Reflecting on my 30 years at Brighton Housing Trust: sadly our services are needed more than ever

(This week saw the 30th anniversary of me starting work at Brighton Housing Trust.  I was asked by the Brighton and Hove Independent to reflect on changes over that time.  Here is the article I wrote which was published in that paper today, 25th September 2015)

I saw an advert earlier this week which read: “It’s a great time to become a landlord” and highlighting that rents are up, the availability of buy-to-let mortgages, and the high demand for rental properties.

AndyWinter1That advert illustrates much that is wrong with housing in our country – housing has increasingly become an investment opportunity rather than a place where people live.

The complete distortion of the housing market is the biggest change in the last thirty years since I first started working for Brighton Housing Trust. Then there were a small number of people in acute housing need, usually with problems associated with mental health, alcohol and, occasionally, drugs.

Now it is low and middle earners who are increasingly excluded from housing in Brighton and Hove. The average rent for a one bed flat in the city is over £850 per month. Less than 2% of rented homes in the private sector are affordable to people on benefits.

In Brighton and Hove, people living in private rented accommodation (one third of all households) pay 49% of their income on rent.

The housing crisis is the direct consequence of poor policy by governments of all colours. They have refused to reverse the disastrous and economically illiterate decision taken in the 1980’s to move away from public investment into the building of new homes. Social housing has increasingly relied on private finance, resulting in higher and higher rents. As a result, ever increasing public funds are now used to subsidise rents rather than build new homes, with very few extra homes being built.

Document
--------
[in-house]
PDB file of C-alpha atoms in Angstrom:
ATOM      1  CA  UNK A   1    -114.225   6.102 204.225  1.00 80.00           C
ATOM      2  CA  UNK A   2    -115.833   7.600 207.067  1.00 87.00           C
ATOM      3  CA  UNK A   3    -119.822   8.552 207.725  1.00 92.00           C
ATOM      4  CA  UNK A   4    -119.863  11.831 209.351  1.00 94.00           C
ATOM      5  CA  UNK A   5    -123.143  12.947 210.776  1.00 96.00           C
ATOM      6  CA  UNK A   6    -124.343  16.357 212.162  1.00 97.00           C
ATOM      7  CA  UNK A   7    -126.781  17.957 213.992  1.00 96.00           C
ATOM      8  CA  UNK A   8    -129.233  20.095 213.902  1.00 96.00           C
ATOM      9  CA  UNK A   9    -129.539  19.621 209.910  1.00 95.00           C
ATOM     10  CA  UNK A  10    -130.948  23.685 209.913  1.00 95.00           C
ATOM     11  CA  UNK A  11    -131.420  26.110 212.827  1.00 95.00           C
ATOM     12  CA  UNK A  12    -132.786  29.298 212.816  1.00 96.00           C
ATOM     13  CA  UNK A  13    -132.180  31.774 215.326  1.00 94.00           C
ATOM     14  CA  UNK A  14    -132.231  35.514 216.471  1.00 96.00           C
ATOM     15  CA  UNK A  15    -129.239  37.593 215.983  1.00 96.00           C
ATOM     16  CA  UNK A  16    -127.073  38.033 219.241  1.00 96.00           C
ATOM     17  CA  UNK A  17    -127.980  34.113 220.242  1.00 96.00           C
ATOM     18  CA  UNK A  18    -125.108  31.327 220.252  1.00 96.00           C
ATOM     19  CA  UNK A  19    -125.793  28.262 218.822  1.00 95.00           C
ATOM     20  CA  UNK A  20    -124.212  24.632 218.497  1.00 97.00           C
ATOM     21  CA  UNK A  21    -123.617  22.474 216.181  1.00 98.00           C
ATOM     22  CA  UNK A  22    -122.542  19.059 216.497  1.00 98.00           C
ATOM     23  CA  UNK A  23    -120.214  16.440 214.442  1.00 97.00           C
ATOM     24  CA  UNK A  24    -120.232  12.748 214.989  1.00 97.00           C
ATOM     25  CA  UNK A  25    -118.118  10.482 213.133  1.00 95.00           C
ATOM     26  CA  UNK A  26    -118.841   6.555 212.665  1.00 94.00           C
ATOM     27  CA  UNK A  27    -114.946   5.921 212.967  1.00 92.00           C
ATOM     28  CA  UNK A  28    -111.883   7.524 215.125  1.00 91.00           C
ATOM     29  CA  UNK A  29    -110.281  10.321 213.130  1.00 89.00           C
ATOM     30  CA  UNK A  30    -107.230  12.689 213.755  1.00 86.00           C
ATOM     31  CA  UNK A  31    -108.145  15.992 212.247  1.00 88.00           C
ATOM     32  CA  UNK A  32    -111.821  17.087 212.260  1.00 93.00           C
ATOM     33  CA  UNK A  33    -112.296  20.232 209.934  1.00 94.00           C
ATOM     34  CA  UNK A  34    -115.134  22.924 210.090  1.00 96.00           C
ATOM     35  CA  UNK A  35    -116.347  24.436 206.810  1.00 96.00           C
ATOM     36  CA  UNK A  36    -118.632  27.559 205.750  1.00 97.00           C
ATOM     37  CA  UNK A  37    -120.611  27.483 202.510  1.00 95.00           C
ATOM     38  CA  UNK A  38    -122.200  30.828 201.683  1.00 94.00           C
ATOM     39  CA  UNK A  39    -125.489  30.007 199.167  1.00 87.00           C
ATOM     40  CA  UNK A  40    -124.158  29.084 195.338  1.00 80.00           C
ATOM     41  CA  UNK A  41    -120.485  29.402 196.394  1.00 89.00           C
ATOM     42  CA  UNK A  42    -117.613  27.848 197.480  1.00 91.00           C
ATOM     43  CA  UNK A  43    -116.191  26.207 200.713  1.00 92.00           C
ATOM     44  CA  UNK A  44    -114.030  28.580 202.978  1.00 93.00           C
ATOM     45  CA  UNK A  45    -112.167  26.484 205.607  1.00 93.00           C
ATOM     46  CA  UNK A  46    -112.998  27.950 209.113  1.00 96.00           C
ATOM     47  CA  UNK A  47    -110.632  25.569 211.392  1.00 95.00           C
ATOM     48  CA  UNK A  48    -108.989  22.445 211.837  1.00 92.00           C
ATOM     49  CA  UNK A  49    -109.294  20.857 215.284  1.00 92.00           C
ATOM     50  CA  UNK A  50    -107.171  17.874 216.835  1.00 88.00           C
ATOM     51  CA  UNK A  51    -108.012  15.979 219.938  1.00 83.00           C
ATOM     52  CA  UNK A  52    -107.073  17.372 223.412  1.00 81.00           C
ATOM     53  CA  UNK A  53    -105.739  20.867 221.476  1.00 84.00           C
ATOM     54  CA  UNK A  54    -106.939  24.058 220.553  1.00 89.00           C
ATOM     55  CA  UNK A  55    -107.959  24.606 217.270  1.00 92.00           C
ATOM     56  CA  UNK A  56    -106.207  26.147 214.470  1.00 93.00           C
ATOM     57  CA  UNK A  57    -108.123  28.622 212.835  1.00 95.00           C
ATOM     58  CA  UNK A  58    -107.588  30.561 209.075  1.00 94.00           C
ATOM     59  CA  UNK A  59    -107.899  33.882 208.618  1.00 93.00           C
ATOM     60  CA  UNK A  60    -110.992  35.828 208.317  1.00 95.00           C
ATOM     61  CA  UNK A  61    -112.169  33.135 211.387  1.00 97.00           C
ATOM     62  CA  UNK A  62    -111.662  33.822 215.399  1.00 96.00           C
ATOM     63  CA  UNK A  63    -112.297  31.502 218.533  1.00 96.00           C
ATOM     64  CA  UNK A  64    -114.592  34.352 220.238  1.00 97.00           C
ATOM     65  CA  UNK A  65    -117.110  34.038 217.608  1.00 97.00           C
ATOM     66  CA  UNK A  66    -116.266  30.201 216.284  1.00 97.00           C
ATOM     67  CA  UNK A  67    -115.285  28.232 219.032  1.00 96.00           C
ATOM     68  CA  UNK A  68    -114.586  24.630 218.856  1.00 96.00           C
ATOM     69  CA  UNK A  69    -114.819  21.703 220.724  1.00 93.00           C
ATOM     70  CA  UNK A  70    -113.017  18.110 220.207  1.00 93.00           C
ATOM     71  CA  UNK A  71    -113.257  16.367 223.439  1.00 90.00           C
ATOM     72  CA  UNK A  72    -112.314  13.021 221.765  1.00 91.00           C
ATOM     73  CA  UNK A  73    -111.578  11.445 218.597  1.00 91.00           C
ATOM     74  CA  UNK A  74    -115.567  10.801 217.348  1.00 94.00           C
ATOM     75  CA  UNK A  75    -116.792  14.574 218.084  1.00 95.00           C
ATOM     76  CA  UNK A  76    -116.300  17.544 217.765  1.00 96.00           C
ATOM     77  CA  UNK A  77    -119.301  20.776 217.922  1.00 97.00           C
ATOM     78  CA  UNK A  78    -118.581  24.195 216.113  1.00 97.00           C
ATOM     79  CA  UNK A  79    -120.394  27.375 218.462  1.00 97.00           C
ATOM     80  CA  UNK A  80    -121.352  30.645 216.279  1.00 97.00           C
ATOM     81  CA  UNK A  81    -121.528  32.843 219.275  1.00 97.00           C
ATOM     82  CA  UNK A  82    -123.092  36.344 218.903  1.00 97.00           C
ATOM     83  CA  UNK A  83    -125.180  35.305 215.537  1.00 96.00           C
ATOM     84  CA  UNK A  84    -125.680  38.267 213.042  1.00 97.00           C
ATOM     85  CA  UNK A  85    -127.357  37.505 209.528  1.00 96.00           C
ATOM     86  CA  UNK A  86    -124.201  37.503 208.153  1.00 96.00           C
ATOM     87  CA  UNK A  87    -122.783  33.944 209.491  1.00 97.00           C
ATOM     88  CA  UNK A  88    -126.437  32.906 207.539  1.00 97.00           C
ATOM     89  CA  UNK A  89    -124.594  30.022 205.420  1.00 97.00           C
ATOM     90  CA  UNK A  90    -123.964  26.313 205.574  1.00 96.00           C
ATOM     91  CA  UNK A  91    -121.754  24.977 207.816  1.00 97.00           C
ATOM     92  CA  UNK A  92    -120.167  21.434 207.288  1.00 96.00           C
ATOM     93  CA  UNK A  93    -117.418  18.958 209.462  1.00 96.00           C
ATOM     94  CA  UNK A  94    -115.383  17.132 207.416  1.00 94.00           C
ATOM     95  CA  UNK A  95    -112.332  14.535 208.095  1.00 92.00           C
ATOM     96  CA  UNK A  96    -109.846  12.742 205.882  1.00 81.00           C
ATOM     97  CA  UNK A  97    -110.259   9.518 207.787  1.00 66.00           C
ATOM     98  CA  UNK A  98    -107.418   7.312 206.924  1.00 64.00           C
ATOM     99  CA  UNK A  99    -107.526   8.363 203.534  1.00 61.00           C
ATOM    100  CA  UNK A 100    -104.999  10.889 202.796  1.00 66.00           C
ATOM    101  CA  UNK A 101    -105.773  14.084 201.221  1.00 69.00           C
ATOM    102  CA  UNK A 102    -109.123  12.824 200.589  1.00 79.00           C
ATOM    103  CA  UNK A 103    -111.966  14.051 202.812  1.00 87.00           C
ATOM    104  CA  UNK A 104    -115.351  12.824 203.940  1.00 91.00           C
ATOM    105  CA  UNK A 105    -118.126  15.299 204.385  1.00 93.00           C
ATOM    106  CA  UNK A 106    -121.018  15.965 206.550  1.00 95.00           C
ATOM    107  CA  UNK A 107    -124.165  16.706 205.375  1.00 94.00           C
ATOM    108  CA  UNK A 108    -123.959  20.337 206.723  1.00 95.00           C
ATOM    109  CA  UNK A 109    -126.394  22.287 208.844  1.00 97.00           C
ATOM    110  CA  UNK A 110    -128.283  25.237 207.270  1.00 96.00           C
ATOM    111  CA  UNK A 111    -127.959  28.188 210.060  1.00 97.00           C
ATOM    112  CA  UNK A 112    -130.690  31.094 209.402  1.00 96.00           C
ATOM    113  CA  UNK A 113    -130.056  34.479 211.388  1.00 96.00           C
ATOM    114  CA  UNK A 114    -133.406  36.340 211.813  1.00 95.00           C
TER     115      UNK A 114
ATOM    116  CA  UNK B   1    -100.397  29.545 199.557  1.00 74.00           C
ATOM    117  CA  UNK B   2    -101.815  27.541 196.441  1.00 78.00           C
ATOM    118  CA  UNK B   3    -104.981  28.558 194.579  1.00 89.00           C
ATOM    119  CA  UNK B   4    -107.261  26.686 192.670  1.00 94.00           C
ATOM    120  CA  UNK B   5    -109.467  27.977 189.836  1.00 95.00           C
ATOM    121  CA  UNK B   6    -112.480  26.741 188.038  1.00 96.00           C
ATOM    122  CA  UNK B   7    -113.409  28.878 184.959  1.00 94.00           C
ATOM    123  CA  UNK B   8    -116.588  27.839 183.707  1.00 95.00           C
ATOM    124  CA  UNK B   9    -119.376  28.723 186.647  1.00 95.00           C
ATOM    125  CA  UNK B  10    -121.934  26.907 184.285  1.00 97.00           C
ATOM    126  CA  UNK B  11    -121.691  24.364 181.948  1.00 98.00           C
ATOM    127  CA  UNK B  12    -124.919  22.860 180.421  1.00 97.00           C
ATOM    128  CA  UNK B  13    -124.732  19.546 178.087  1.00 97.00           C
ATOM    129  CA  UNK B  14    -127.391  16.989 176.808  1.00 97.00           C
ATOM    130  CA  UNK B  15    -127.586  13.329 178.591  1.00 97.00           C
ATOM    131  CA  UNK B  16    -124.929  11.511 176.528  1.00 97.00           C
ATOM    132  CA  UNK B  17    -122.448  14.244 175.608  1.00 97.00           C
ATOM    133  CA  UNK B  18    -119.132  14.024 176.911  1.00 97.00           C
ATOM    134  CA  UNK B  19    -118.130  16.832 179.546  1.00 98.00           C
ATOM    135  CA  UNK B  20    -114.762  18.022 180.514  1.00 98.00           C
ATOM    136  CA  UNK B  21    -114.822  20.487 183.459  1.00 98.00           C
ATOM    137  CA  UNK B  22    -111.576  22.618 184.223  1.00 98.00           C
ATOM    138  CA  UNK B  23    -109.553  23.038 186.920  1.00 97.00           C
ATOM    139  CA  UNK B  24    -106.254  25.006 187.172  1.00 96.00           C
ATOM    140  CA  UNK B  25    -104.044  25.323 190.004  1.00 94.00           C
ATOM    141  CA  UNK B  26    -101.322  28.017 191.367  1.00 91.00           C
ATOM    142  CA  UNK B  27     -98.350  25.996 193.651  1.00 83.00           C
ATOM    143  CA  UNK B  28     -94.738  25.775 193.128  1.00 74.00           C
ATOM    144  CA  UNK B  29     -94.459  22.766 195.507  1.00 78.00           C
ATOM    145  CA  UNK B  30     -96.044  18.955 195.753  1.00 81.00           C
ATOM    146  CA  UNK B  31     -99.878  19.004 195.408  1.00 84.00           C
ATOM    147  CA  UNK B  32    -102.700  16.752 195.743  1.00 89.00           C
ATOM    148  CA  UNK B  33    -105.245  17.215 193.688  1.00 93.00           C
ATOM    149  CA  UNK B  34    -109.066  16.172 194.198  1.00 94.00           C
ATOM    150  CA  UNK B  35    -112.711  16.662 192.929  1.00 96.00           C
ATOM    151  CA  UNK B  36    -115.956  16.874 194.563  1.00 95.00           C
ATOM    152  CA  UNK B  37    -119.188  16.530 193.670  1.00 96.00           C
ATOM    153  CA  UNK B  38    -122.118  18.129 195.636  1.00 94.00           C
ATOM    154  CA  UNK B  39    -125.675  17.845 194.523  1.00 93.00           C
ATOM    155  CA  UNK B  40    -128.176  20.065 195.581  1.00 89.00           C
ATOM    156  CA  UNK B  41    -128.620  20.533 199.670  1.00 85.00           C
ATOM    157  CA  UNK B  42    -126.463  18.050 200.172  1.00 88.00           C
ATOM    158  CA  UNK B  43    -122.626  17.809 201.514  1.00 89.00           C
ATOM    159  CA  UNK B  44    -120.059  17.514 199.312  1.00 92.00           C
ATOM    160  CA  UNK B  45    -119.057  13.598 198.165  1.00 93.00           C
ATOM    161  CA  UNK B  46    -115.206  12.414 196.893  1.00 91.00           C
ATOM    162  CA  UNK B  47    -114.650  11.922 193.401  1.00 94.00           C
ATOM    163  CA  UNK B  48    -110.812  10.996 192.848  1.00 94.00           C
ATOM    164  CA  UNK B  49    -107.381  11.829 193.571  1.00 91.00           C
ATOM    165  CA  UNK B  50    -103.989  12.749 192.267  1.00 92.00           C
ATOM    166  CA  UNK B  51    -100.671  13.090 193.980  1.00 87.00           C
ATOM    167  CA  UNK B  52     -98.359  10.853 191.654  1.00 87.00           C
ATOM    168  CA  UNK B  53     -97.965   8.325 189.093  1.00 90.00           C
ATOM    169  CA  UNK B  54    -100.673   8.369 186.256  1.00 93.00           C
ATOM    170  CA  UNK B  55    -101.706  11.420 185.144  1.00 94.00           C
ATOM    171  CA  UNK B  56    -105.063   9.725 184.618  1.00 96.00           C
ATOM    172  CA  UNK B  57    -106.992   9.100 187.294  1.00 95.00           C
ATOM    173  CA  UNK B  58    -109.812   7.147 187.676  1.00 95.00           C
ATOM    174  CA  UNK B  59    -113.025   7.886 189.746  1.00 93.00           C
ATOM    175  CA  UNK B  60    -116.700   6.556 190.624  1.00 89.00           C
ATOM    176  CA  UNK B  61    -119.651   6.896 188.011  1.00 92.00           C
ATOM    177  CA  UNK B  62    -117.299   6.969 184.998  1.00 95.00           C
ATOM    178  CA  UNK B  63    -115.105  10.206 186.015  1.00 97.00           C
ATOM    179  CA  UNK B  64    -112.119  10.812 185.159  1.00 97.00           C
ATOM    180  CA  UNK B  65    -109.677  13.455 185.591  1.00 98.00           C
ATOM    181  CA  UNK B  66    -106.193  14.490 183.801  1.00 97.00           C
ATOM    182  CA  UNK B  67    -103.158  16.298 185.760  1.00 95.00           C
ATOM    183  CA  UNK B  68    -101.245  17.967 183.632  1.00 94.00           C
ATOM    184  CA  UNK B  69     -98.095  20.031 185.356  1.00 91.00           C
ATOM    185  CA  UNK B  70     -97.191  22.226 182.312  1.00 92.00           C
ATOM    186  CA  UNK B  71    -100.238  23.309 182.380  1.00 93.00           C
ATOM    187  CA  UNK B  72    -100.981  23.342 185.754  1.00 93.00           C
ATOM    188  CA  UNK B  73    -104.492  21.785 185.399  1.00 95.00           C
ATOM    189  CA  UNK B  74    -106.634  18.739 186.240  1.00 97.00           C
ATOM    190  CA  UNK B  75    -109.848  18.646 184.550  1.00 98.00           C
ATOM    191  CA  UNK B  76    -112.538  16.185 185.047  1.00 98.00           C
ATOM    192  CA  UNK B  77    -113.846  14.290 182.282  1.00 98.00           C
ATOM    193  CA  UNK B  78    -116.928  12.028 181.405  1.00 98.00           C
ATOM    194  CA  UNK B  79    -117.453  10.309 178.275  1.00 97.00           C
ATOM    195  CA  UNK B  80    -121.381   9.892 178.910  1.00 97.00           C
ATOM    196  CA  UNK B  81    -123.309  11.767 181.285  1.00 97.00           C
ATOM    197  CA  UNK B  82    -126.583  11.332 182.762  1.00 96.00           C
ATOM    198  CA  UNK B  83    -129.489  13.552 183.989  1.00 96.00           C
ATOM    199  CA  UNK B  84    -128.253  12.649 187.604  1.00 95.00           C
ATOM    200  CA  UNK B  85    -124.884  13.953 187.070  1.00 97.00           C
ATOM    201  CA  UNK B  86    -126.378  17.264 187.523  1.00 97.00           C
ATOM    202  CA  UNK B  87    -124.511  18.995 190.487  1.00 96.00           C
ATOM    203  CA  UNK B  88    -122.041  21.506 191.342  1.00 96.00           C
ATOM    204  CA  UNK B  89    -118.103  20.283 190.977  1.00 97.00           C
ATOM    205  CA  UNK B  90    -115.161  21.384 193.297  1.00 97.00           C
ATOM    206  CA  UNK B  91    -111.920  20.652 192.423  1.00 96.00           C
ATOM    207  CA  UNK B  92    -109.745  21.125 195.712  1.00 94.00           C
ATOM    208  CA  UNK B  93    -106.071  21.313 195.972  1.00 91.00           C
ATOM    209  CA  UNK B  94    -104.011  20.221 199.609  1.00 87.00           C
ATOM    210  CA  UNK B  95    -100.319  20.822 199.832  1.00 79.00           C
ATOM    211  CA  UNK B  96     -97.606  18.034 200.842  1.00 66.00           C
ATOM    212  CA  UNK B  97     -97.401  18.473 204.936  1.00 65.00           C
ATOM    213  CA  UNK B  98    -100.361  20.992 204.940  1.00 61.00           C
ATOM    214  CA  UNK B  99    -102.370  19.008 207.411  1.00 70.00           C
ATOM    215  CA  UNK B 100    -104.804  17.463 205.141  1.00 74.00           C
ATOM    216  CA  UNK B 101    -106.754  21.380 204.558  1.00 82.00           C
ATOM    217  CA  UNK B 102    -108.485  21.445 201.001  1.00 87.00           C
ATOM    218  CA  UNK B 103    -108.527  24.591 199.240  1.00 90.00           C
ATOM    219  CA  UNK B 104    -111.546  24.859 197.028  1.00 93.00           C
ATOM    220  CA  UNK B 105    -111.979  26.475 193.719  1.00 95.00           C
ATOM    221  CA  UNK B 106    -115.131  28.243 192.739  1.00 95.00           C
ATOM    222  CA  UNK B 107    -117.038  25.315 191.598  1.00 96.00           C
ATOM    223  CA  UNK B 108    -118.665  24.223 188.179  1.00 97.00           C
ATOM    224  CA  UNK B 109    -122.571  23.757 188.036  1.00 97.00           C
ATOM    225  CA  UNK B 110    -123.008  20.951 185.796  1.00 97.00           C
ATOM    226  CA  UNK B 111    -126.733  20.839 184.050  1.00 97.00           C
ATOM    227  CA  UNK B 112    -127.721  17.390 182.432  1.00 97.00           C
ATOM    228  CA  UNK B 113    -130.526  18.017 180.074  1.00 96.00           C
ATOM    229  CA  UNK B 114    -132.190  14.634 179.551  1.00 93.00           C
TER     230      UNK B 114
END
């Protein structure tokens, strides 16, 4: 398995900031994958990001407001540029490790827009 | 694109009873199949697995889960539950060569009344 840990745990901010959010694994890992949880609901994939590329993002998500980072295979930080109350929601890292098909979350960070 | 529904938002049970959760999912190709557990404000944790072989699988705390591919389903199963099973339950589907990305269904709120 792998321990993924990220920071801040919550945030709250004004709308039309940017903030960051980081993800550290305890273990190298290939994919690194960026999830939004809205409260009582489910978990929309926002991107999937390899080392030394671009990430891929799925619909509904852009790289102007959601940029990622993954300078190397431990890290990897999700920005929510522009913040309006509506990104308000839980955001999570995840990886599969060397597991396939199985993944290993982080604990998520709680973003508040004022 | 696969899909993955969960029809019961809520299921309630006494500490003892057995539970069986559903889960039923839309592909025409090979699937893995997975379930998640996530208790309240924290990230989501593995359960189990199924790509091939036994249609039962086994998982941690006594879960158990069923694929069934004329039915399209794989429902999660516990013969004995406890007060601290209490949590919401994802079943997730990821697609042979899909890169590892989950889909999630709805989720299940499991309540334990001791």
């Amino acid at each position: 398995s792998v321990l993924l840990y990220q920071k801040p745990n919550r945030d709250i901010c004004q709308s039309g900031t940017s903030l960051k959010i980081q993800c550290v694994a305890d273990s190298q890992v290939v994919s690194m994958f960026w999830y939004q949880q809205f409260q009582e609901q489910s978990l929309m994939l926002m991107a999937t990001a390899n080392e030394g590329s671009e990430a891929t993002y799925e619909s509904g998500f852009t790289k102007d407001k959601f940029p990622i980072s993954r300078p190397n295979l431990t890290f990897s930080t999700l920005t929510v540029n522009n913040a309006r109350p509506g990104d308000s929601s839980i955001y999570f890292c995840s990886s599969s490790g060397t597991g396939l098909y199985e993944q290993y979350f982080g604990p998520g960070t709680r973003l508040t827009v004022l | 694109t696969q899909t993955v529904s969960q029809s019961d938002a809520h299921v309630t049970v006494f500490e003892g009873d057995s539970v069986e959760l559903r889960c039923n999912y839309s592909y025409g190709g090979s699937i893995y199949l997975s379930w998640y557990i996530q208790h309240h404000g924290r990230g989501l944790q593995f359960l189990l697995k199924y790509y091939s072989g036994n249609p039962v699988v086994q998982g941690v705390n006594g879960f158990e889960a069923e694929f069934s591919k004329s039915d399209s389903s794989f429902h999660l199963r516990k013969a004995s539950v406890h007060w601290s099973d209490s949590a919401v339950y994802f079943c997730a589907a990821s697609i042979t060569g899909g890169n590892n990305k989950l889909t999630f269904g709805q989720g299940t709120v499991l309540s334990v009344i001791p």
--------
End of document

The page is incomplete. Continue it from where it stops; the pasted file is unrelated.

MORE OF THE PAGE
The Right to Buy, and the betrayal by many of the larger housing associations (who increasingly don’t provide homes with social rents), is just exacerbating the affordability crisis. Of the homes sold through Right to Buy, 40% now rented out in the private rented sector at rents three or four times their former social rents.

Extending the Right to Buy will do nothing to improve this crisis. The promised one for one replacement of all homes sold through Right to Buy just isn’t a reality. Therefore, it will only help those who are already well housed with a personal windfall and will take the sale of the good quality council houses to pay for it. That’s two social rented homes lost with no guarantee of replacement.

The question that used to be asked was who will house the poor? The question today is who will house the poor, the middle income, your son, my daughter?

But my thirty years at BHT has seen many, many positive advances. Even though we have more people sleeping on the streets than ever before, BHT’s partnerships with other organisations have prevented twice as many men and women becoming street homeless.

Over the years I have seen an increasing number of men and women move from poverty, exclusion, homelessness, mental ill health, and addictions into housing, improved health and wellbeing, recovery, education, training and employment.

I am lucky to have the best job in Sussex, working with people in BHT who inspire me, and seeing positive changes in the life of our clients who remain the motivation behind our work. My only regret is that after thirty years the services offered by BHT are still needed, and needed more than ever.

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